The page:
You've seen them--the suited "retired Army major general so-and-so" who has just returned from a "fact-finding" mission to Guantanamo/Baghdad/Afghanistan to happily report that we "have turned the corner/seen light at the end of the tunnel/begun to kick some ass/are clearly winning the war" in Iraq. The only problem: the "scoops" pouring out of these malleable mouths were nothing but Rumsfeld talking points given a military haircut and shoe shine and trotted out to see how they would play in the lala land that is contemporary major network news.

Don't you wonder why it is that we are NEVER ALLOWED TO SEE anything that looks like death on our TV screens? Why, even the sight of a flag-draped coffin containing the remains of a US soldier is taboo, let alone the gruesome, gut-wrenching stuff that draws Americans to movie and TV gore-fests like '24', CSI, and such, week after week. As Amy Goodman said in a speech last night here in Denver, if Americans were forced--as Iraqi men, women, and children are day-in/day-out--to see scenes of war AS IT ACTUALLY IS alongside images of their pretty-boy-and-girl news anchors, they would demand an end to the madness faster than the character, Marlow, in Joseph Conrad's Heart of Darkness can say, "The horror! The horror!"

Here's another dot for you:

If you can't look at the product of your particular enterprise at any given moment, it probably isn't something you should be doing.

Tuesday, April 8, 2008

Elephant dots

This morning, I spent about three hours watching the members of the Senate Armed Services Committee "grille" Gen. David Petraeus and Ambassador to Iraq, Ryan Crocker. Some words were to be heard so frequently as to cause tears of boredom--words such as "progress", "al Qaeda", "safer", "thanks", "responsibility", "uh (from Crocker)", "surge is working", "open-ended", "extremists", "bin Laden", "cost", "coalition forces", and "Iran".

Most of the words I was listening for were nowhere to be heard: "Iraqi nationalists" ("Arab nationalists" WAS mentioned, but it's not the same thing), "Iraqi death toll", "polls of the Iraqi people", "occupation", , "quagmire", "root cause", "American economy", and anything doing with the facts on the ground in Iraq BEFORE the "coalition forces" invaded that country.

In other words--with exceptions voiced by Senators Evan Bayh, Carl Levin, and one or two others--it was basically on the level of a interview delivered by rock star to a room full of groupies. Like everything else this administration and its Senate minions do, it was based on such a small sliver of reality as to have totally lost the truth of "the big picture". (Does anyone out there in cyberspace remember the Army's half-hour TV series of the '50's and '60's by that same name? Those were the days when the US government cared about such things.)

Had any of the folks on the committee read Naomi Klein's Shock Doctrine or Jeremy Scahill's Blackwater? If they had, I don't see how they could just sit there and take it while a parade of white-haired, white-skinned, privileged men from the deep South out-bid each other for the honor of having their noses buried the furthest up Petraeus' keester, while pretending that Iraq is anything other than a wasted mess of a country.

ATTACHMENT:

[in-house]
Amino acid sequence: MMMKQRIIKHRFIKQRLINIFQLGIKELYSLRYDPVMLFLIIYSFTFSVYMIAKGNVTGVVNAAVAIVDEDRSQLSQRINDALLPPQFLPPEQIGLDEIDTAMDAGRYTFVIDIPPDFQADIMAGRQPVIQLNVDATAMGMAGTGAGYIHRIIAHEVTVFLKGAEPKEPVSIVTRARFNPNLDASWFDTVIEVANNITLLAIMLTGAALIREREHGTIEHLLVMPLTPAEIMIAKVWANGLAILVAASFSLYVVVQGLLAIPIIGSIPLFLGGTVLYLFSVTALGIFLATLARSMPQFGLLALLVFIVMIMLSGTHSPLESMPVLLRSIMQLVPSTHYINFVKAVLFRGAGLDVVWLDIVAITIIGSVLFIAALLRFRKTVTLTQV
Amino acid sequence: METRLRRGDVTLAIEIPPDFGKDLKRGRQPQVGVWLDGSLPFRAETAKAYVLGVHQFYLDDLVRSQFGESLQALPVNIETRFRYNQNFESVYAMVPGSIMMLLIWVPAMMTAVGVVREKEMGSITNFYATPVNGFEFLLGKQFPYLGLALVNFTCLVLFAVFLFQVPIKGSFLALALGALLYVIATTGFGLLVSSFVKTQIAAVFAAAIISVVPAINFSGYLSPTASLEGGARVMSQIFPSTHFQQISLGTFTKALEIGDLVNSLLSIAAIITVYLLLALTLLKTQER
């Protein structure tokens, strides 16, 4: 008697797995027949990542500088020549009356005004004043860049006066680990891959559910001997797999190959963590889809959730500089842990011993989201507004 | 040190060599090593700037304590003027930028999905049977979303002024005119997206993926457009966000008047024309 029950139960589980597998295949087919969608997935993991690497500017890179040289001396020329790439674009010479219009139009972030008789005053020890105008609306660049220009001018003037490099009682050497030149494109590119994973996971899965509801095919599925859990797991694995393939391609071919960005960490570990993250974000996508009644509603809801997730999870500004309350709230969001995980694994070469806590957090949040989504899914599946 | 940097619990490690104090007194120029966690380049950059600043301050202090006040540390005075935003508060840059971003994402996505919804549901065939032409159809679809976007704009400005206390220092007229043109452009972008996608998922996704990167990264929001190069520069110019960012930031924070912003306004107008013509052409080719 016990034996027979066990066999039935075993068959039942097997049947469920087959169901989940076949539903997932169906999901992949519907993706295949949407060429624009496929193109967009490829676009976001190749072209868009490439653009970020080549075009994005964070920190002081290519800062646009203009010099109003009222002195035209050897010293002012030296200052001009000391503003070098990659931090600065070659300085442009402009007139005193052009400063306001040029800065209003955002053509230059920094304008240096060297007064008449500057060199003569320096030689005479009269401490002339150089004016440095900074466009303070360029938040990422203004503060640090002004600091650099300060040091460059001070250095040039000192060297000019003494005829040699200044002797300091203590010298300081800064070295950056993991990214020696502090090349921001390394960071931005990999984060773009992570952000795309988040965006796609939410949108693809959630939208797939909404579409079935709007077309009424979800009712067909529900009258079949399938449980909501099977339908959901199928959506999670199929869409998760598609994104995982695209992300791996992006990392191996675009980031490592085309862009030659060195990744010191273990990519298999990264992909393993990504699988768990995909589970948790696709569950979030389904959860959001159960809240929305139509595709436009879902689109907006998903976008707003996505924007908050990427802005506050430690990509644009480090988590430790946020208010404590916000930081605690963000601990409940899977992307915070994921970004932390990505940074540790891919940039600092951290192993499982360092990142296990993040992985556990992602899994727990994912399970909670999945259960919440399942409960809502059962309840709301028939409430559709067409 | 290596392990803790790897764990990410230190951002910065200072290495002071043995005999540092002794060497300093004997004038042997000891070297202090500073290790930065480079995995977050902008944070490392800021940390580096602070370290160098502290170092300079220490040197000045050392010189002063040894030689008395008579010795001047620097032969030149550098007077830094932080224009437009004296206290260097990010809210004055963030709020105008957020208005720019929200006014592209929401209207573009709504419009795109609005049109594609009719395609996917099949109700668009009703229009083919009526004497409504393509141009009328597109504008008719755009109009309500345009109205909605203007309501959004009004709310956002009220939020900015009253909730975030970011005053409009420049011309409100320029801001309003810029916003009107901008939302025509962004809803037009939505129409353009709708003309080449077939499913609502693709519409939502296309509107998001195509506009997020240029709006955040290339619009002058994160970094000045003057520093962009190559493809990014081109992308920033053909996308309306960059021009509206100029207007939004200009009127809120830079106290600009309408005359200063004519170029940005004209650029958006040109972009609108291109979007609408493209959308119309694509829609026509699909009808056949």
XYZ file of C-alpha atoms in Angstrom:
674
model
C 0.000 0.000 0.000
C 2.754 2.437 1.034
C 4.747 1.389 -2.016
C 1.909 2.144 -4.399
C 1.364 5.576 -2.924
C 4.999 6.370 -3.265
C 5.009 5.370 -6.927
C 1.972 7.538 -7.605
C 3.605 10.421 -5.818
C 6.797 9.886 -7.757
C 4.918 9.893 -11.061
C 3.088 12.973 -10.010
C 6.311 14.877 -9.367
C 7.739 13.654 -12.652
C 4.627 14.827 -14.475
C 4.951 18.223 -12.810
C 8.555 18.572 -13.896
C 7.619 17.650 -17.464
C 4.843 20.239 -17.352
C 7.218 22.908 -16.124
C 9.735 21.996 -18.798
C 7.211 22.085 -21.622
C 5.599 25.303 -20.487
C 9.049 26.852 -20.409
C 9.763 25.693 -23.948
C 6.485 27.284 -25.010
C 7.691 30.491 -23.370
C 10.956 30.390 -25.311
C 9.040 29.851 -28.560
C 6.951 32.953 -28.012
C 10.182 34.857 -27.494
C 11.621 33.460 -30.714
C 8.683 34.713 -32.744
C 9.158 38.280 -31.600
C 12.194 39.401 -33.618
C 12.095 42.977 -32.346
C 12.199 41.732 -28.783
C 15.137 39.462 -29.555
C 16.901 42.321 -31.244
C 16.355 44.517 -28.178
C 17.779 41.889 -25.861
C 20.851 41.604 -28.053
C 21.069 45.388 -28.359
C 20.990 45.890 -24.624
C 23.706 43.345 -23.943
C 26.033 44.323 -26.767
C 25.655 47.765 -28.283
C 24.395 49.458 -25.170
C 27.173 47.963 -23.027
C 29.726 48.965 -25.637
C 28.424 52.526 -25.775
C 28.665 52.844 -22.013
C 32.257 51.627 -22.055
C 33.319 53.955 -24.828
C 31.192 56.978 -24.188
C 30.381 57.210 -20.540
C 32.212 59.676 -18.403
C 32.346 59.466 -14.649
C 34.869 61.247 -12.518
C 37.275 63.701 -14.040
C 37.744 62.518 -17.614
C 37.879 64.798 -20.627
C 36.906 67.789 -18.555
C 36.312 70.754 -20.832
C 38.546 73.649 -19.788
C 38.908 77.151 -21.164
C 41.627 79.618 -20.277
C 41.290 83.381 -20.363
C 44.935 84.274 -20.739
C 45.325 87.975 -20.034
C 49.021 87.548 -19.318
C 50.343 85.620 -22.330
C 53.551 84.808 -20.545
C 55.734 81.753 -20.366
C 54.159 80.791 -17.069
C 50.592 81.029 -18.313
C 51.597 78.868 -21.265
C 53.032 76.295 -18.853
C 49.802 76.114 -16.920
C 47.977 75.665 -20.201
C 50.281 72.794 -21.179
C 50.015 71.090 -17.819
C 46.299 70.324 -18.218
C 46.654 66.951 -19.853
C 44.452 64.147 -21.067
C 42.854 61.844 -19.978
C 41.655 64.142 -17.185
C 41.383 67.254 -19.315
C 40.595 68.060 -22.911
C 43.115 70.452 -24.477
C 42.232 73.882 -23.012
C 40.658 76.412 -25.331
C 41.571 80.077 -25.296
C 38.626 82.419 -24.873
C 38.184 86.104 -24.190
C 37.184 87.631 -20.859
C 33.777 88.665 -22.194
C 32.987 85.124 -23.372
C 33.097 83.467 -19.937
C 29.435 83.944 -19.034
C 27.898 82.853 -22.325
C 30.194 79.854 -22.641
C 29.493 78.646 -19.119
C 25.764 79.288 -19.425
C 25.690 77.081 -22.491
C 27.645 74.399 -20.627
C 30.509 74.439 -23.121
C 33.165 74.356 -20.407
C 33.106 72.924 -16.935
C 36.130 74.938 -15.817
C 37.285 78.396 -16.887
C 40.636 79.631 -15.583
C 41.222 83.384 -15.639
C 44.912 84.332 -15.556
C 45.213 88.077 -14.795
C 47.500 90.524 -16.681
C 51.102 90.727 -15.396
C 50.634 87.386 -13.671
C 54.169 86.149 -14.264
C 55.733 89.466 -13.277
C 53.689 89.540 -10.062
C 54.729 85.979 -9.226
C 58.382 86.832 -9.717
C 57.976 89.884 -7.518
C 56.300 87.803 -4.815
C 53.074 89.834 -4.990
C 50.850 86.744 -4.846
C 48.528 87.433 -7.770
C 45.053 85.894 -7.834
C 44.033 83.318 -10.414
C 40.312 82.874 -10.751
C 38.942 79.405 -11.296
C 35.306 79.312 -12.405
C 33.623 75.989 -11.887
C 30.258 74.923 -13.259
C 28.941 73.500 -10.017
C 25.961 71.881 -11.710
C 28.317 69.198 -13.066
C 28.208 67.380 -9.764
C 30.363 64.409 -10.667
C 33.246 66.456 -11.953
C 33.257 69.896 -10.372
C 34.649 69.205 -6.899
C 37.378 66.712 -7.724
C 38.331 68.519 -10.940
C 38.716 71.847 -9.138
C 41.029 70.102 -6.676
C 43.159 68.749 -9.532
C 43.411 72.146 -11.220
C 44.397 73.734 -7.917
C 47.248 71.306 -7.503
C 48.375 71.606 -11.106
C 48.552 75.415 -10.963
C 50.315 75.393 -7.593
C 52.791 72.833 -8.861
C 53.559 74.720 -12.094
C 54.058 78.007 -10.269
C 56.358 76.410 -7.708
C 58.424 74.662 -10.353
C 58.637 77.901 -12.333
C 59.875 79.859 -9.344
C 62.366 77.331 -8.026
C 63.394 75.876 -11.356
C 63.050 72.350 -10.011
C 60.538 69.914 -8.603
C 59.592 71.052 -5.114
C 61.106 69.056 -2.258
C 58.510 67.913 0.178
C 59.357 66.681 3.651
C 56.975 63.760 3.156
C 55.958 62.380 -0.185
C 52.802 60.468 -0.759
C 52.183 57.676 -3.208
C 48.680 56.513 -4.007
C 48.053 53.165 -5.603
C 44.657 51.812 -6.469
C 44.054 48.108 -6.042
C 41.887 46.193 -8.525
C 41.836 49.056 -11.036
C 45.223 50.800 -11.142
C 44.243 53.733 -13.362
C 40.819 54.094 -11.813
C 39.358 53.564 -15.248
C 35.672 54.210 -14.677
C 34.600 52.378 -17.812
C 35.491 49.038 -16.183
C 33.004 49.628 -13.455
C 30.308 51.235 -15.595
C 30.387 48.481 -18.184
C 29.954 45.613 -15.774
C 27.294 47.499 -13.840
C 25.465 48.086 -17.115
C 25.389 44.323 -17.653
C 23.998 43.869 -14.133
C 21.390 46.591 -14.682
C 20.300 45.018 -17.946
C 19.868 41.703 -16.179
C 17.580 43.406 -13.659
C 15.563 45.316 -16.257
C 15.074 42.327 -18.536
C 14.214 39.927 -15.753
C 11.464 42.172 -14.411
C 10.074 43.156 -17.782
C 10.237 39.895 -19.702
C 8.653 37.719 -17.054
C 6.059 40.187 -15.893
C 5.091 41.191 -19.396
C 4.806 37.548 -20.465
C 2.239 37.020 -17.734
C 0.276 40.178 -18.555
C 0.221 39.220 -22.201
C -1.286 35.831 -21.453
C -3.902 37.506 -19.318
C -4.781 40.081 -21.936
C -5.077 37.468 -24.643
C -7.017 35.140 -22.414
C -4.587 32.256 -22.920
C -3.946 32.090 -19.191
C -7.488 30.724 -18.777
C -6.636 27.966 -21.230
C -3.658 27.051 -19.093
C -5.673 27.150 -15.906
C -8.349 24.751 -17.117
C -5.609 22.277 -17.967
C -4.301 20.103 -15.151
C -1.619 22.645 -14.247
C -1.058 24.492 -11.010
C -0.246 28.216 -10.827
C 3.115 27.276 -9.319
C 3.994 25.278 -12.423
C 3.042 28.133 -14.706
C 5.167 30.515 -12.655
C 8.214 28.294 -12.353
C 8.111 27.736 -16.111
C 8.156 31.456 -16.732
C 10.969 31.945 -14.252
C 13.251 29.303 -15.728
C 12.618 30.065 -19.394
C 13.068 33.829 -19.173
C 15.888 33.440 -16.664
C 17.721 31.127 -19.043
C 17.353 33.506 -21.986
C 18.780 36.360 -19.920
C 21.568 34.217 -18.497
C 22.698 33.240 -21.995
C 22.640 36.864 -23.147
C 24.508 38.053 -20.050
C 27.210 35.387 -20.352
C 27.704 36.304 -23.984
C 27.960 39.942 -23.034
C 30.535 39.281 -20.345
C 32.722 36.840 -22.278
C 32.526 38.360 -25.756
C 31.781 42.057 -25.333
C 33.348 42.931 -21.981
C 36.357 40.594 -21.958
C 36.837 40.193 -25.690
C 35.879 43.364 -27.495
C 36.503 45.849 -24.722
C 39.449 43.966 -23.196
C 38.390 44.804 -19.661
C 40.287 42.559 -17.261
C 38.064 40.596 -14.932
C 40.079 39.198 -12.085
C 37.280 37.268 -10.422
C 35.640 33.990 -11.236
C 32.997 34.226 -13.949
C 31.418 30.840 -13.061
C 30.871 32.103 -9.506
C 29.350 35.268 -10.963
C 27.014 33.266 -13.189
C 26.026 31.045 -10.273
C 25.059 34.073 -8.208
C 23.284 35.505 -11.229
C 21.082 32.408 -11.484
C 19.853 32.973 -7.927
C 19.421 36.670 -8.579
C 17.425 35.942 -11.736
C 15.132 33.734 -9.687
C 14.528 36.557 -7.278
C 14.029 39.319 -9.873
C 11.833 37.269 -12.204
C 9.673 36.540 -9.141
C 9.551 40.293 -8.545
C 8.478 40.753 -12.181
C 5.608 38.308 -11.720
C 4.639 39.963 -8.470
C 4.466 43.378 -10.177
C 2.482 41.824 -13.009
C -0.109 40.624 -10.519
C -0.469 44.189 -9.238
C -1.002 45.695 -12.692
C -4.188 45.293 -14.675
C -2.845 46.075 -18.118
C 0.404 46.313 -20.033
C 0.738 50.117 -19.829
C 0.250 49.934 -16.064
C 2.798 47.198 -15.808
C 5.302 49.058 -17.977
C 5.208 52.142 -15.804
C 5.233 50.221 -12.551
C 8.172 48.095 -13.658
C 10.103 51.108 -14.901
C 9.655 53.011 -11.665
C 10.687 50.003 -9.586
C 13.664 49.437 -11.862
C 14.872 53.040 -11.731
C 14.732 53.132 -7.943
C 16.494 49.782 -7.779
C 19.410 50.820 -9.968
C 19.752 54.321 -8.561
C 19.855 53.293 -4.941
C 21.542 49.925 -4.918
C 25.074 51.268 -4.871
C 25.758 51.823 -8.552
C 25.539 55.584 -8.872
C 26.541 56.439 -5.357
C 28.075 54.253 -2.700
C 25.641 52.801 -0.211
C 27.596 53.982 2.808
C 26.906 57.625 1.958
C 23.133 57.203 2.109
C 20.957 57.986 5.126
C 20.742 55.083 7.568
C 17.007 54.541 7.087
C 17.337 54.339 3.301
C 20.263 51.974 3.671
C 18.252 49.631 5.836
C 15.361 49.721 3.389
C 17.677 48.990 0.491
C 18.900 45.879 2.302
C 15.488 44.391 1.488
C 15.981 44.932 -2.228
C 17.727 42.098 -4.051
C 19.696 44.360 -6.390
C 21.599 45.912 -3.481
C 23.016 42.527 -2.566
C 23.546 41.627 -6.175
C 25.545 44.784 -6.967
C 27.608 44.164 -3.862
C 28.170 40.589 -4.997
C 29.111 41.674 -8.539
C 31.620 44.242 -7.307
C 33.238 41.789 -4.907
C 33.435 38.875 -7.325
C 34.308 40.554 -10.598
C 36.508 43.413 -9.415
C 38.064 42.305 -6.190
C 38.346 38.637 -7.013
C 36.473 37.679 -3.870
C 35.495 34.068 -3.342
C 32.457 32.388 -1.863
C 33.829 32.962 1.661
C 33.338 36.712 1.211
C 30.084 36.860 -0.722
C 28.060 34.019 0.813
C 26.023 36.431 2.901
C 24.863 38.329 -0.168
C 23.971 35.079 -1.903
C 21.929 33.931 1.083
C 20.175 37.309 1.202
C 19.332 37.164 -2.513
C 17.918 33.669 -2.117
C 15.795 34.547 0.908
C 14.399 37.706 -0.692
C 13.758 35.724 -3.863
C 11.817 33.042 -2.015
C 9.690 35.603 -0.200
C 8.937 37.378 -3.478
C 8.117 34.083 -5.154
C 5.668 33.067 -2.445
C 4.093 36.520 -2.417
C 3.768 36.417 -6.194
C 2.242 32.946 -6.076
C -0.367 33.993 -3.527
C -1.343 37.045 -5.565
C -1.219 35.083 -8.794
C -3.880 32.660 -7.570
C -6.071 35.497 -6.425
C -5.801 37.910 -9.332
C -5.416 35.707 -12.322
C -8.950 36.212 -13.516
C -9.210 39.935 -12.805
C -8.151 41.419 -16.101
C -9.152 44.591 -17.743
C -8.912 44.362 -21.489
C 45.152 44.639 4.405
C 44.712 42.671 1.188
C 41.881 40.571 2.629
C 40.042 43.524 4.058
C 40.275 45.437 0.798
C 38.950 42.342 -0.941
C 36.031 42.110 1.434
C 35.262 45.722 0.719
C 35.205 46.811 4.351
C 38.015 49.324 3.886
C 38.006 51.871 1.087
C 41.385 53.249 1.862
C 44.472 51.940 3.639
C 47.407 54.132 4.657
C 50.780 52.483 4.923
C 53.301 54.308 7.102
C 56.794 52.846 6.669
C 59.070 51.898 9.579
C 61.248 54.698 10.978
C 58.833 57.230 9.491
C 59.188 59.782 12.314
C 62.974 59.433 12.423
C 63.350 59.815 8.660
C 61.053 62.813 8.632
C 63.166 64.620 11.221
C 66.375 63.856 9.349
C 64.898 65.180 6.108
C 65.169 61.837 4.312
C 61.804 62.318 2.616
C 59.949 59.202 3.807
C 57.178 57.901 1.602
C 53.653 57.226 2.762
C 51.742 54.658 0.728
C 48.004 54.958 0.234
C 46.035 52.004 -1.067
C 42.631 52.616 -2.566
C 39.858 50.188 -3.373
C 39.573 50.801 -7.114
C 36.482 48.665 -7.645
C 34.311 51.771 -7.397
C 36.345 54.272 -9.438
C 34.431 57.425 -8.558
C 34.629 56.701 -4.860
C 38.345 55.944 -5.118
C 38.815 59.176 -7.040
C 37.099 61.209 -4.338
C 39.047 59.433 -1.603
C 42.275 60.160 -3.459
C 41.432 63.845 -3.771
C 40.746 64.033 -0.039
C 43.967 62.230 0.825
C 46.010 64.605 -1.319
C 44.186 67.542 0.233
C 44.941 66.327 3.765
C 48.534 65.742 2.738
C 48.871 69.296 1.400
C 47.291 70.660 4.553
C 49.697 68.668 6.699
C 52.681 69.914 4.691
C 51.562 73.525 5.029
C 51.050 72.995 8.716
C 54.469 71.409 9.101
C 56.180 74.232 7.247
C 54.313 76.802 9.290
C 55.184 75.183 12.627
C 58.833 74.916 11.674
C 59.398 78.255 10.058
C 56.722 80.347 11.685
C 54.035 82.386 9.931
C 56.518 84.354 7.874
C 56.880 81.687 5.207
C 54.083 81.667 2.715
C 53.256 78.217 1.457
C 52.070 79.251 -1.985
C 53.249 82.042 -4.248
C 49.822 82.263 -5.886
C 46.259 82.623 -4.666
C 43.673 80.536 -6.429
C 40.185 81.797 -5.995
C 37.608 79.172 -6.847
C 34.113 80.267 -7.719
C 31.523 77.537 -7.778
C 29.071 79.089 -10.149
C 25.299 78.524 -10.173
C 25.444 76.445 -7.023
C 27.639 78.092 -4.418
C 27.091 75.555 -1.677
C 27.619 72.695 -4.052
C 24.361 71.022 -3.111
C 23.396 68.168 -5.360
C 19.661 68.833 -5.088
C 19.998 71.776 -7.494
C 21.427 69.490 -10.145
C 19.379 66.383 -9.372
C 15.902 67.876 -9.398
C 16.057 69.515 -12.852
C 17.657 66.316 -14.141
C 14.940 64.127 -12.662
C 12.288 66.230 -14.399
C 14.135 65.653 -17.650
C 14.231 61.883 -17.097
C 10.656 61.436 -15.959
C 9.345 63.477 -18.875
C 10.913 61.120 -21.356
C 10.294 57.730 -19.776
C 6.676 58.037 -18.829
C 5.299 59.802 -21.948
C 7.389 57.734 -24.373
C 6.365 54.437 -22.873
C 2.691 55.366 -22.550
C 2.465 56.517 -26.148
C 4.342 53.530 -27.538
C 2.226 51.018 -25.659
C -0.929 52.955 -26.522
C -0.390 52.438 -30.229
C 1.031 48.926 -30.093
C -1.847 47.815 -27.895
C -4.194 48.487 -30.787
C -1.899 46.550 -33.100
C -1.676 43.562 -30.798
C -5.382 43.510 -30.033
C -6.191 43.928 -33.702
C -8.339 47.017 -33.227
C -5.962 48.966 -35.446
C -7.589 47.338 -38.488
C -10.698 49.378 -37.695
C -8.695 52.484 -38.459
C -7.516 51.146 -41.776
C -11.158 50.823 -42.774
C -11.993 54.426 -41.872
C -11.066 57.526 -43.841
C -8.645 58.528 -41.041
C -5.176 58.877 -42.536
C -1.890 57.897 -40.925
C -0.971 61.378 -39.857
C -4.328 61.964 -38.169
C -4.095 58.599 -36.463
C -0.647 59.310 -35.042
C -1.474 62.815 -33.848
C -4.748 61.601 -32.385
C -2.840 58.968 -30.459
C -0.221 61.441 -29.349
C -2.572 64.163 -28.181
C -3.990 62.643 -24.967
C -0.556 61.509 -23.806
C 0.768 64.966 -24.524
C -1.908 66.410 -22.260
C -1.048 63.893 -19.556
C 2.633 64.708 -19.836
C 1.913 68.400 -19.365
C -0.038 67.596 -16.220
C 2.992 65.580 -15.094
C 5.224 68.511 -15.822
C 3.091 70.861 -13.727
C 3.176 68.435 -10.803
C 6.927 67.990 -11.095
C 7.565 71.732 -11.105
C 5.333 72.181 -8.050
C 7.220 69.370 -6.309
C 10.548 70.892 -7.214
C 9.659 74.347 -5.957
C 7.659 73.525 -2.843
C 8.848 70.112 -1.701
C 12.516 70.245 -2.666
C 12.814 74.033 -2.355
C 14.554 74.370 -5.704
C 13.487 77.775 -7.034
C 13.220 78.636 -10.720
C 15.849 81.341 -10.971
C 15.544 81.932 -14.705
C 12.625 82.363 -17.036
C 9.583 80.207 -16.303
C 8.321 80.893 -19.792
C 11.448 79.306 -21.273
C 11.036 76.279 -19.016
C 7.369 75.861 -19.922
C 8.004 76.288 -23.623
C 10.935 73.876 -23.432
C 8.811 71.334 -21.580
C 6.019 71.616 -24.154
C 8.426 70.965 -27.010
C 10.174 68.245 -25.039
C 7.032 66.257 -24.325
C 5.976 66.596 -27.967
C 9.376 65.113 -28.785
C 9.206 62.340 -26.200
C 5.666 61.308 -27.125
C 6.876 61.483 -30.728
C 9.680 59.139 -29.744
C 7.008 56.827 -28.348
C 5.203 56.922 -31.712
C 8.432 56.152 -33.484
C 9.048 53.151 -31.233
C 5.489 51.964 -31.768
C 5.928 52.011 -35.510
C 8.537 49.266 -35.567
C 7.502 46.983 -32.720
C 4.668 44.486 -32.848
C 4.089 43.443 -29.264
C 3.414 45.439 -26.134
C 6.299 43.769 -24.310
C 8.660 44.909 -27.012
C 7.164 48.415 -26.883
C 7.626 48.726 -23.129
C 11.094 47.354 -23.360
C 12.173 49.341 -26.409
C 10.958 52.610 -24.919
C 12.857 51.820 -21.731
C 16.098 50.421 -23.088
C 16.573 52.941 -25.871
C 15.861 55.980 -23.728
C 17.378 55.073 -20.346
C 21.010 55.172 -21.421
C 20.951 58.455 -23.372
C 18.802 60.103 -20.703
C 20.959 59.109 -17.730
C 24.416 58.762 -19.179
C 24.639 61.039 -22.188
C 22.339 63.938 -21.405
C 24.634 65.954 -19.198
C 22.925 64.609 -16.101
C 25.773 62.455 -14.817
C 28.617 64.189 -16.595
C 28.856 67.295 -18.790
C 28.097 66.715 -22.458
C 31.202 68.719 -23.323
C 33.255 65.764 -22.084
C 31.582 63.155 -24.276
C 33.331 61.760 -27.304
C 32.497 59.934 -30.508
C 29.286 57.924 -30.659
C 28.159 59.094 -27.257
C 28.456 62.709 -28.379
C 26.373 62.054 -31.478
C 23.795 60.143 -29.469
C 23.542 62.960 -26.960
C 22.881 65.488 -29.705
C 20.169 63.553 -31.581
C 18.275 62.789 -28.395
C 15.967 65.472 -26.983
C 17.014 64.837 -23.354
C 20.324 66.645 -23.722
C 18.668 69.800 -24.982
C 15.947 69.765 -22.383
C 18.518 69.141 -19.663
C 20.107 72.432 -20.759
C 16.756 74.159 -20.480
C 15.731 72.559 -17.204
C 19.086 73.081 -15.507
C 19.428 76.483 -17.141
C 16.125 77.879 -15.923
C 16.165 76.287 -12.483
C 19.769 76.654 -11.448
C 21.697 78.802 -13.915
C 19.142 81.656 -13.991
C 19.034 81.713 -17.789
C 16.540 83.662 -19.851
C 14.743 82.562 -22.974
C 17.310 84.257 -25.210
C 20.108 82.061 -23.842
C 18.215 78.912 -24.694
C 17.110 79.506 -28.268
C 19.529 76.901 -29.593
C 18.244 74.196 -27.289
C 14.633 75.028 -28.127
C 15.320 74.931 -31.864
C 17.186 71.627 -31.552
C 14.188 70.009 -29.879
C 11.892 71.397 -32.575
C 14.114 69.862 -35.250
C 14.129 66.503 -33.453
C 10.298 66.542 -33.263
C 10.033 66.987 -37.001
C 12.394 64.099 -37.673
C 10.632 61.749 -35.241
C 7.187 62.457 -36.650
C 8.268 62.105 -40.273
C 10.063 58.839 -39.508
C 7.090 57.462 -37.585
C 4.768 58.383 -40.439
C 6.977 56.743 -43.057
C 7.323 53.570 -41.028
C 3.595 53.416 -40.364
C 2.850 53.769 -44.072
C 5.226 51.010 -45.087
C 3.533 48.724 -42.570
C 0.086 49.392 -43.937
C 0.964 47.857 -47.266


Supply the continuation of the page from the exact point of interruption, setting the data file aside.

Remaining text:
A "quagmire" is defined by Merriam-Webster's Online Dictionary as "a difficult, precarious, or entrapping position". With Gen. Petraeus' repeated refusal to estimate a possible end date for the occupation of Iraq, claiming that it depended solely upon "conditions" on the ground, I would have loved just one senator to have asked, "General, would you say that the current situation in Iraq vis-a-vis the US could be summarized as a quagmire?"

The other definition for "quagmire" is "soft miry land that shakes or yields under the foot". Quicksand, perhaps? Like quicksand, there seem to be only two moral options in Iraq for the US: either try not to move or change position and somehow stay afloat (Bush's course) or struggle to free ourselves (withdraw) and perhaps sink deeper into the moral morass, along with the Iraqis. There must be an especially hot place in hell for those who did this to all of us.

Friday, March 28, 2008

A word from Rabbi Michael Lerner

Sometimes, what I'm feeling is best expressed by others. This is such a case. I commend to you the following (warning: there is a commercial pitch at the end)--

The Obama Phenomenon
by Michael Lerner
from the March/April issue of Tikkun Magazine

The Phenomenon is not Barack Obama. Senator Obama is a masterful organizer and teacher. But this editorial is not about Obama as much as about what he elicits in others, and should not be read as an endorsement of him.

The energy, hopefulness, and excitement that manifests in Obama's campaign has shown up before in the last fifty years, only to quickly be crushed. It was there in the 1960s and 1970s in the Civil Rights movement, the anti-war movement, the women's movement, the environmental movement, and the movement for gay liberation. One felt it flowing at rallies and demonstrations at which Robert Kennedy, Cesar Chavez, Betty Friedan, Isaac Deutscher, Joan Baez, and Martin Luther King, Jr. articulated their visions. It was there again in Earth Day, in the anti-nuclear movement, and in the movement against the war with the Contras. It was there during the campaign of Jesse Jackson in 1988 and the Clintons' campaign in 1992. And it has been there-dare we say it-in the growth of the religious right and the Campus Crusade for Christ.